Friday, June 20, 2008

My Sin : Lanvin : Mme Zed

Yep, it's another post-fleabay-binge vintage perfume post. I scored a quarter ounce of My Sin in a sealed box and it appears to be in great shape. Wooo!

Lanvin's My Sin surprisingly starts with what smells like candied bergamot and violets suspended in an aldehydic shimmer. Hm, violets aren't in the listed notes, as far as I know, but maybe it's just a violet quality to the aldehydes? It's not as much like Chanel no. 5 parfum as I expected. It seems, oddly enough, like a combination of Arpege (you can smell that gorgeous sandalwood base immediately) and the smell of Smarties candy that I get from the new Chanel no. 5 flanker, Eau Premiere. Not unappealing at all. But thankfully, that impression doesn't last long, because prowling and purring just behind the aldehydes is a sandalwood and civet combination that is pretty damn stunning.

From a candy-necklace version of no. 5, My Sin transforms into an unrestrained and naughtier no. 5. Much better, that. The animalic basenotes are exceedingly creamy in combination with the ylang, jasmine, and vanilla, but the tiny hint of an edge (probably from the vetiver, cloves, and styrax, but I can't distinguish any of those notes individually) keeps it all from feeling too pillowy or gooey.

Sorry about the confused jumble of heart notes and basenotes, but my nose just doesn't seem to work in the pyramidal structure of topnote, then heartnote, then basenote. I probably haven't trained it enough, most likely. And since no. 5 parfum is such a huge reference point in this review, I should really link to some detailed reviews of that colossal icon. How about this one: Legerdenez has a wonderful and informative post on Chanel no. 5. Also, PerfumeQueen's review of no. 5 is very nicely done.

Read the tempting and thorough review of My Sin at Bois de Jasmin. According to that review, the notes are: aldehydes, bergamot, lemon, clary sage, neroli; heart notes of ylang-ylang, jasmine, rose, clove, orris, lily of the valley, jonquil, lilac; base notes of vanilla, vetiver, musk, woods, tolu, styrax, civet.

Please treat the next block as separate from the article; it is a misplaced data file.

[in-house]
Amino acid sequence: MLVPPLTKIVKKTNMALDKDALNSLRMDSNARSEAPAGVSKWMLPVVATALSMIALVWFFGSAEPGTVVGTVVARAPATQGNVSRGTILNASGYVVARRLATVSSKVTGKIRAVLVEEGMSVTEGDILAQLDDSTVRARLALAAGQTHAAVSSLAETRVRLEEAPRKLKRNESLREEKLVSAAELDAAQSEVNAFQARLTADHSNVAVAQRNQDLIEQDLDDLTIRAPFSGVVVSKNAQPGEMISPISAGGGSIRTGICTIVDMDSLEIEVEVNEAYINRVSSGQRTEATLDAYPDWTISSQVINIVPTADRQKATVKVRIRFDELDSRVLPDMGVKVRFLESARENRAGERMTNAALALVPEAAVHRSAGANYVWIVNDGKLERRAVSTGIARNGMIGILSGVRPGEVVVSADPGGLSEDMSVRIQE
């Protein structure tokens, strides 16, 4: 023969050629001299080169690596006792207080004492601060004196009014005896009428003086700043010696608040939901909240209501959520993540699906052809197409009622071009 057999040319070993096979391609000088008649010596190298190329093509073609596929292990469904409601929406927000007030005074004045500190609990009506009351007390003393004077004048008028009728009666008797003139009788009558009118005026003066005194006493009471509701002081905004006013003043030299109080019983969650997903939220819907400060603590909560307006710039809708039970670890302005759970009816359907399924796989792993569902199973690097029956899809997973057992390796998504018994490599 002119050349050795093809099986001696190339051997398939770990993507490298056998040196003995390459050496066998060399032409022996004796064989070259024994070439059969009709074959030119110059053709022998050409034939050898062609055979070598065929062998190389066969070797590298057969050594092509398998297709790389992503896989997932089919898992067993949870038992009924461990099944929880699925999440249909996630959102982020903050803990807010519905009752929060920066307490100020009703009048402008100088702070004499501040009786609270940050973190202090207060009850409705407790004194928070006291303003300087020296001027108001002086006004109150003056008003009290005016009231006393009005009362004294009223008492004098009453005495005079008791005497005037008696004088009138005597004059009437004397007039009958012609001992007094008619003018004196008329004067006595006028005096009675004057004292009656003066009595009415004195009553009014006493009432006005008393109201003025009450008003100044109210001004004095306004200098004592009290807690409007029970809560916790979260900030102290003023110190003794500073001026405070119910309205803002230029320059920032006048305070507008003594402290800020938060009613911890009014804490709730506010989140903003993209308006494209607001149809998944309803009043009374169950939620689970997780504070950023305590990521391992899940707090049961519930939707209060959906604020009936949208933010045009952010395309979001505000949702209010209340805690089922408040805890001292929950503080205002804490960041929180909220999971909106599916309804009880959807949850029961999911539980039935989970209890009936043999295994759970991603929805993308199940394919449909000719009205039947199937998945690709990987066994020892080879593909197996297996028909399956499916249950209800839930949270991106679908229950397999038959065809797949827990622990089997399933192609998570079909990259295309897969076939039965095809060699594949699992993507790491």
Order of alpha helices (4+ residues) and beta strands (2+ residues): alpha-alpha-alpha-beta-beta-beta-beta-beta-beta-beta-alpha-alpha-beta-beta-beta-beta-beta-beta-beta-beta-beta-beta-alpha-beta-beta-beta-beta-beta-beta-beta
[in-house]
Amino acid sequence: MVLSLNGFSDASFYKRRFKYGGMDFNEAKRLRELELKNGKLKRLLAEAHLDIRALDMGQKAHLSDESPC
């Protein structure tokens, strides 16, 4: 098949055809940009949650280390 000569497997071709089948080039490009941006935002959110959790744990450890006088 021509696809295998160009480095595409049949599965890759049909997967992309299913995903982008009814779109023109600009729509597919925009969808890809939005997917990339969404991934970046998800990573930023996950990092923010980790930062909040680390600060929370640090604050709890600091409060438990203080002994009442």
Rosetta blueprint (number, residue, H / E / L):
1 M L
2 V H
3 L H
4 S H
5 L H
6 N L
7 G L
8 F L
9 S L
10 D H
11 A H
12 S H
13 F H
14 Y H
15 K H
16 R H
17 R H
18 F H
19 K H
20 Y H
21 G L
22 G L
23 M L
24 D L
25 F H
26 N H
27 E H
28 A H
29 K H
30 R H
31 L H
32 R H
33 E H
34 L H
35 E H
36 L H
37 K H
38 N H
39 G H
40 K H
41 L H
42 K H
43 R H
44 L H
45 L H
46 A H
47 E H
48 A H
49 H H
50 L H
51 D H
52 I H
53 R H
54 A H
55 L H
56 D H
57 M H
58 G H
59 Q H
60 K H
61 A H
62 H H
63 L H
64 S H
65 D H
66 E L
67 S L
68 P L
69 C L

Monday, June 16, 2008

La Fuite des Heures : Balenciaga : Cellier

**Public service announcement: If anyone is reading this who is in the least bit susceptible to vintage perfume lust, this review raves on about a discontinued, obscure, and frustratingly little-known vintage parfum. It's gotta be done, though, so I beg pardon in advance.**

On one of those dangerous fleabay whims in which I too often indulge (I can stop anytime, I swear. A-ny-time now...), I bid on and won an ounce of an almost-forgotten perfume created by the legendary Germaine Cellier for Balenciaga in the late forties (1949?). It's called La Fuite des Heures (Fleeting Moment), and from what little I could glean on the web, it was a subtle jasmine and thyme affair.

When I unsealed the bottle (so pretty! it rests inside the sweetest little oval cylinder box printed with Balenciaga in gold), I found out the scent was perfectly preserved, at least to my nose. I was surrounded by the most radiant herbal jasmine scent I've ever encountered.

I've never been a fan of jasmine, mainly I think because of its ubiquitous and synthetic use in department store perfumes, which to me smell a bit like ammonia. This perfume finally acquaints me with the wonder of jasmine. That doesn't mean it's purely sweet and light, however. I have often heard of Lutens' Tubereuse Criminelle described as having a gasoline-menthol edge to it on first whiff, and La Fuite des Heures has a similar, faintly petrol cast to the herbs in the beginning. Did Serge study his Cellier? I'd like to think I've found a missing referent, because that would give my obsession the justification of archival research. In any case, I can certainly say that petrol edge spotlights the shift from green leaves and herbs to a warm, sunlit jasmine such as I've never smelled in perfumery.

Now I have, and love, Fracas, also created by Germaine Cellier, but I've often suspected I'm missing something about it--a note beyond the frequencies I can hear. I've tried to love her Bandit, but I get only wet ashtray. But in this third example of her work I feel like I've made a huge discovery. Why is it such discoveries most often come with rarity, inaccessibility, and the anticipation of inevitable loss? 'Cause they're my discoveries (obscurity-lover that I am), that's why! And that's why the name of this perfume is so perfect from my perspective, as well--the literal translation is the flight of hours.

See Scented Salamander's more detailed review of La Fuite des Heures.